Most people who’ve been at Humber in the past few years remember Cassandra Jane “Ceejay” Nofuente. She is the self-proclaimed greatest Ontario College Athletics Association (OCAA) player of all-time, and her resume supports it.
Her first year at Humber in 2013-2014 was limited to five games because of an ACL tear. That brought the point guard to the brink of leaving the game.
“Especially after my injury, there were many times I wanted to be done with this and really wanted to quit,” she said in FaceTime interview with Et Cetera on March 30. “But I really had to push myself harder than I ever had to, both physically and mentally, and that set me up to be the player I am now,”
But she recovered and the 27-year-old — who compares her game to the Toronto Raptors’ Kyle Lowry because of his “junkyard dog mentality, hustle and leadership” — lead Humber to four consecutive provincial college titles (OCAA) between 2014 and 2017, and national Canadian College Athletics Association (CCAA) titles in 2016 and 2018.
Nofuente was selected an OCAA All-Star four times and she three-peated OCAA’s player of the year title. Accomplishments include being third all-time in the OCAA in scoring, first in steals and top five in many categories including rebounds, assists, field goals and three pointers.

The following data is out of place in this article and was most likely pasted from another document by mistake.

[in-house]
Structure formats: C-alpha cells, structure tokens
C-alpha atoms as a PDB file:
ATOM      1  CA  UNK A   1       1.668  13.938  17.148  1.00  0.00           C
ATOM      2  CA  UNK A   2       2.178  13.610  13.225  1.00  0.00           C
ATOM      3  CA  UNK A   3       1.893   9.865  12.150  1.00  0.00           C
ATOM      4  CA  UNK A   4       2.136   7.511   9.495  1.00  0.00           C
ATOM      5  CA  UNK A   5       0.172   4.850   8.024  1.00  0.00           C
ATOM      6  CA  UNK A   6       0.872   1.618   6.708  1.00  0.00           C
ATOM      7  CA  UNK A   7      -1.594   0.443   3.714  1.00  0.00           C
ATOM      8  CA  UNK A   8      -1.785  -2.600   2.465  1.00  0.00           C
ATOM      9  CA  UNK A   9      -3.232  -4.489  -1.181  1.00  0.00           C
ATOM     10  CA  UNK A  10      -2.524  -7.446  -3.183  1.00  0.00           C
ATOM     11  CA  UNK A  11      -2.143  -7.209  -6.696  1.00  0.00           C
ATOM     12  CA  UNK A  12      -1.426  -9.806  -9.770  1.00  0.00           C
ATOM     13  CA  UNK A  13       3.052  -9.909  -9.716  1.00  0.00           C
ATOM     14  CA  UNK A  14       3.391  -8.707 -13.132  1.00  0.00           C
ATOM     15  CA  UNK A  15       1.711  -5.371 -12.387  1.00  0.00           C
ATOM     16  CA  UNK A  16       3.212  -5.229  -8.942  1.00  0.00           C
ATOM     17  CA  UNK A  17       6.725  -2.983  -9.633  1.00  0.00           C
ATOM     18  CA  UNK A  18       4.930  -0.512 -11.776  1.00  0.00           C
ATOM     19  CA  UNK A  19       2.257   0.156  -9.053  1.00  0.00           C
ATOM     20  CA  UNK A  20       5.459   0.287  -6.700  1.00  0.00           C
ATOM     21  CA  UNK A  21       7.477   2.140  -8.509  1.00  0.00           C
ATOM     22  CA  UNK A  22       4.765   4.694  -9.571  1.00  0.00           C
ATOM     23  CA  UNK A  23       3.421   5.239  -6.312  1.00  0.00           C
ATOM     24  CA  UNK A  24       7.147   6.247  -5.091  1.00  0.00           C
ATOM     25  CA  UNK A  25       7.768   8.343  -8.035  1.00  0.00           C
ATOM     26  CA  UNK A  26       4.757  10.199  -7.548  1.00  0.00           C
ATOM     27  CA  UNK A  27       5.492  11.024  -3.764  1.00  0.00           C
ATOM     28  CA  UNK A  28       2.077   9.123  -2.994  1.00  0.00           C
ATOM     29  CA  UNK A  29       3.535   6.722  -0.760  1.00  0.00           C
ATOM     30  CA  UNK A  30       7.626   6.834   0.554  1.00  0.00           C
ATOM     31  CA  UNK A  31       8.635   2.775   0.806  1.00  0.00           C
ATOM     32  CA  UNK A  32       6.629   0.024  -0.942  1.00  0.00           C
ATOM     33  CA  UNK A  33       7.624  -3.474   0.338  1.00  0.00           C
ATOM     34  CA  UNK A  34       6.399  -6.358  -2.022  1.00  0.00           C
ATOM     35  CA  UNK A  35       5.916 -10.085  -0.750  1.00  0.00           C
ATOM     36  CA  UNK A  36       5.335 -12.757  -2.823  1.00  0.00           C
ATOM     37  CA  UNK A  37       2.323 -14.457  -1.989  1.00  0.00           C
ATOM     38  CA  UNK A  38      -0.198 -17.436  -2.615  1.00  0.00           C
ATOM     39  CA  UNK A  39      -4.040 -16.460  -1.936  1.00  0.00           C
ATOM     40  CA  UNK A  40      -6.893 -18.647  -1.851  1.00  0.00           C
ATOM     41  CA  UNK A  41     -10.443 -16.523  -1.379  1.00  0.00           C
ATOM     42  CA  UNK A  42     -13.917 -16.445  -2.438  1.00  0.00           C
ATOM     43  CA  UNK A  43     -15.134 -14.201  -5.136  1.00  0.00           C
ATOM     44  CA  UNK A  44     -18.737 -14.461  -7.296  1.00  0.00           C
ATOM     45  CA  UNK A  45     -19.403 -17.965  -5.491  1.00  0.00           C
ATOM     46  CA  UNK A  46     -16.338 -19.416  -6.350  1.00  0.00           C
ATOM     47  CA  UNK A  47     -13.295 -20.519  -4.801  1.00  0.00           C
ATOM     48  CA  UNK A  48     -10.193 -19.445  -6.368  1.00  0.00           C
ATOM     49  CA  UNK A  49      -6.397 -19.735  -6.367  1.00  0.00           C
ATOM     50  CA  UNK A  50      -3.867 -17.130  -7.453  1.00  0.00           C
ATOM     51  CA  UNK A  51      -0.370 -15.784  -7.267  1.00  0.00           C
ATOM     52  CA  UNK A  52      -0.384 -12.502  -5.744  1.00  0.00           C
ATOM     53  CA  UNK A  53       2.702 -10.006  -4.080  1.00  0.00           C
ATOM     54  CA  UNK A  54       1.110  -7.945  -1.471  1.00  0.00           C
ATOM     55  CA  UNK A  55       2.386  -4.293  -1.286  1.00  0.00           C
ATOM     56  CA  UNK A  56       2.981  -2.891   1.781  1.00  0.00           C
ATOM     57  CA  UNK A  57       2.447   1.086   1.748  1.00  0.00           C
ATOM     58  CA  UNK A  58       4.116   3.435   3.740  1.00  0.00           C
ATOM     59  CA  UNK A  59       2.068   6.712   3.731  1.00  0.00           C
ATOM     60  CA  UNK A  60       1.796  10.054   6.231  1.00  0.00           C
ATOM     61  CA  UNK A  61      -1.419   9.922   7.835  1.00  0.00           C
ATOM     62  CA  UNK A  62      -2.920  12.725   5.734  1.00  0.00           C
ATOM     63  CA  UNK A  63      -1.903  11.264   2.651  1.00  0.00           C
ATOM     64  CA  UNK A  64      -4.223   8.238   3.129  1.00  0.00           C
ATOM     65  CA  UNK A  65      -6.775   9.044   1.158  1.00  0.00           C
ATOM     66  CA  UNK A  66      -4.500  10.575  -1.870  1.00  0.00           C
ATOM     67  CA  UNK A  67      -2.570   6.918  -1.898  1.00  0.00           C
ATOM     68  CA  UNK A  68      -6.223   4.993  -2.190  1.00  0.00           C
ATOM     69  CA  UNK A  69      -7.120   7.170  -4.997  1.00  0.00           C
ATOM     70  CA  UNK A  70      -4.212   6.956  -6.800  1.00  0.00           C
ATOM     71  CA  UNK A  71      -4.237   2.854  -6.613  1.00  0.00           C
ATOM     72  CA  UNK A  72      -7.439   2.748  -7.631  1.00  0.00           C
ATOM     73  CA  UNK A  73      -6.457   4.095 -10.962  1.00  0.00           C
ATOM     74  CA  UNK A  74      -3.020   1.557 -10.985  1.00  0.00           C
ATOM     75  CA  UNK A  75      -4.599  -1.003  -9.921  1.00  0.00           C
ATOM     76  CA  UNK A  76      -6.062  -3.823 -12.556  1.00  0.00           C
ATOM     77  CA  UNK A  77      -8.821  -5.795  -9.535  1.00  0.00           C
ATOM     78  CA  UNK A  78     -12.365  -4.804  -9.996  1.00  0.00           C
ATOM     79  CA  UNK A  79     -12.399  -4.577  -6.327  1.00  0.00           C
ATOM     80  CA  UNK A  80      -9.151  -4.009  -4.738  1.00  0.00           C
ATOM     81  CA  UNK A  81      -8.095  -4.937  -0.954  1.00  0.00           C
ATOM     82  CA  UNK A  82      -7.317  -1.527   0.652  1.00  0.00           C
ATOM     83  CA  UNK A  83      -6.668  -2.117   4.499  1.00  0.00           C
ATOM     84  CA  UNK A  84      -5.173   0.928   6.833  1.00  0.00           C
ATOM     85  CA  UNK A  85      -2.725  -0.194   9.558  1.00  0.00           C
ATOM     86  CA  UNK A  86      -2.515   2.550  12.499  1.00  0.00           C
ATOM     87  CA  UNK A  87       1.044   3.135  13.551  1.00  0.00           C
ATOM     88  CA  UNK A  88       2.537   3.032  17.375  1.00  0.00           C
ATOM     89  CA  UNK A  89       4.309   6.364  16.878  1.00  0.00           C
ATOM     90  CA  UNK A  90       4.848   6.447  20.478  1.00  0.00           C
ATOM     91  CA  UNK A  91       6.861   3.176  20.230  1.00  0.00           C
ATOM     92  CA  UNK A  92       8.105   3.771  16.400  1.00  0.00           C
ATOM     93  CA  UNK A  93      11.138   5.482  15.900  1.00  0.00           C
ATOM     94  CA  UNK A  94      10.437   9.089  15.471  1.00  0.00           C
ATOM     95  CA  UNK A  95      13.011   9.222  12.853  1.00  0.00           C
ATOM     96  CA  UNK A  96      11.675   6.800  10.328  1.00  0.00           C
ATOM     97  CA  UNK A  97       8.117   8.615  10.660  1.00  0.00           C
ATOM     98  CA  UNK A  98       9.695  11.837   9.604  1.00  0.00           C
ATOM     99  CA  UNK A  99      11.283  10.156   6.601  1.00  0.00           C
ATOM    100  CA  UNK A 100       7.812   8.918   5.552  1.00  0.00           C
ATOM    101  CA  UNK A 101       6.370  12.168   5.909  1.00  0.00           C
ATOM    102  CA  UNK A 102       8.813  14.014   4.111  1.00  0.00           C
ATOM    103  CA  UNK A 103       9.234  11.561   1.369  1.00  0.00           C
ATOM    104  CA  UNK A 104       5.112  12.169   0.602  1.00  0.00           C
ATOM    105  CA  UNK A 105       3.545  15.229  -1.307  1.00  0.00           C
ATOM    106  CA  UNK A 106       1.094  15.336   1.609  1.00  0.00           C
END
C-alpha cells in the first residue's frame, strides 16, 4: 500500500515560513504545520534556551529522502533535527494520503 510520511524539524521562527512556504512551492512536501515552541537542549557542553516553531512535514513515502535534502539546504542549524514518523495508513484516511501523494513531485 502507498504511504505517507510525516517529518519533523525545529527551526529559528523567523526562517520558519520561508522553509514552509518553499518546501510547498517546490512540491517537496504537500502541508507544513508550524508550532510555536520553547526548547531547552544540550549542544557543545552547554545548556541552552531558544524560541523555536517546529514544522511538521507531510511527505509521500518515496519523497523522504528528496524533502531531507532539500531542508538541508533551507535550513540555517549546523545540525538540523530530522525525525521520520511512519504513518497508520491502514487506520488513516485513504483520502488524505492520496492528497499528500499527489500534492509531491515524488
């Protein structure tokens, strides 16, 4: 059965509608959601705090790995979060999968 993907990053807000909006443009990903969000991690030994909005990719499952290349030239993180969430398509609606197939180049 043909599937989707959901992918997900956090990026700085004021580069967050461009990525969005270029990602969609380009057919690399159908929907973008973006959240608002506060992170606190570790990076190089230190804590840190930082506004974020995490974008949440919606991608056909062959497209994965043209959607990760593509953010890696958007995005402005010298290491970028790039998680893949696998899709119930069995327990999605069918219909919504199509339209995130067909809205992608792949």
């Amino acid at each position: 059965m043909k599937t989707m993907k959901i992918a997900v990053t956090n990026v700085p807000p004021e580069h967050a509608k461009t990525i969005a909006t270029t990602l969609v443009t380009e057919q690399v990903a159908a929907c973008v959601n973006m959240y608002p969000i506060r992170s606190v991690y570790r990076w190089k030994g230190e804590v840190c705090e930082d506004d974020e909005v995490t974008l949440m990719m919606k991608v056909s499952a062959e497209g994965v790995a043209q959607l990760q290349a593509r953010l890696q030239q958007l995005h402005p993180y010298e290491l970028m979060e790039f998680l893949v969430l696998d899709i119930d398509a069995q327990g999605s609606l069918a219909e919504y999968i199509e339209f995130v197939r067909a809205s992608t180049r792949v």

And she made Team Canada’s women’s team, where she placed ninth in scoring — 55 points in five games — at the 2018 Commonwealth Games.
Nofuente ended her basketball at Humber averaging 16 points per game, seven rebounds per game, six assists per game and five steals per game on 46-36-79 shooting splits.
It’s safe to say Nofuente’s legacy at Humber is set in stone and she’ll forever be an icon on campus. It was further confirmed when her number 24 was retired by Humber in 2018.
Nofuente spent her 2018-19 season in Denmark and the past two seasons playing for Hogsbo Basket of the Basketligan Dam in Sweden, where she is in fifth overall in individual scoring. Although Hogsbo was eliminated in the semi-finals of the league’s playoffs two weeks ago, Nofuente claimed her second consecutive Defensive Player of the Year award with identical stats she had at Humber.
The last three years in Scandinavia was a huge change for Nofuente. She said she has a teammate who returned to action soon after the birth of her child.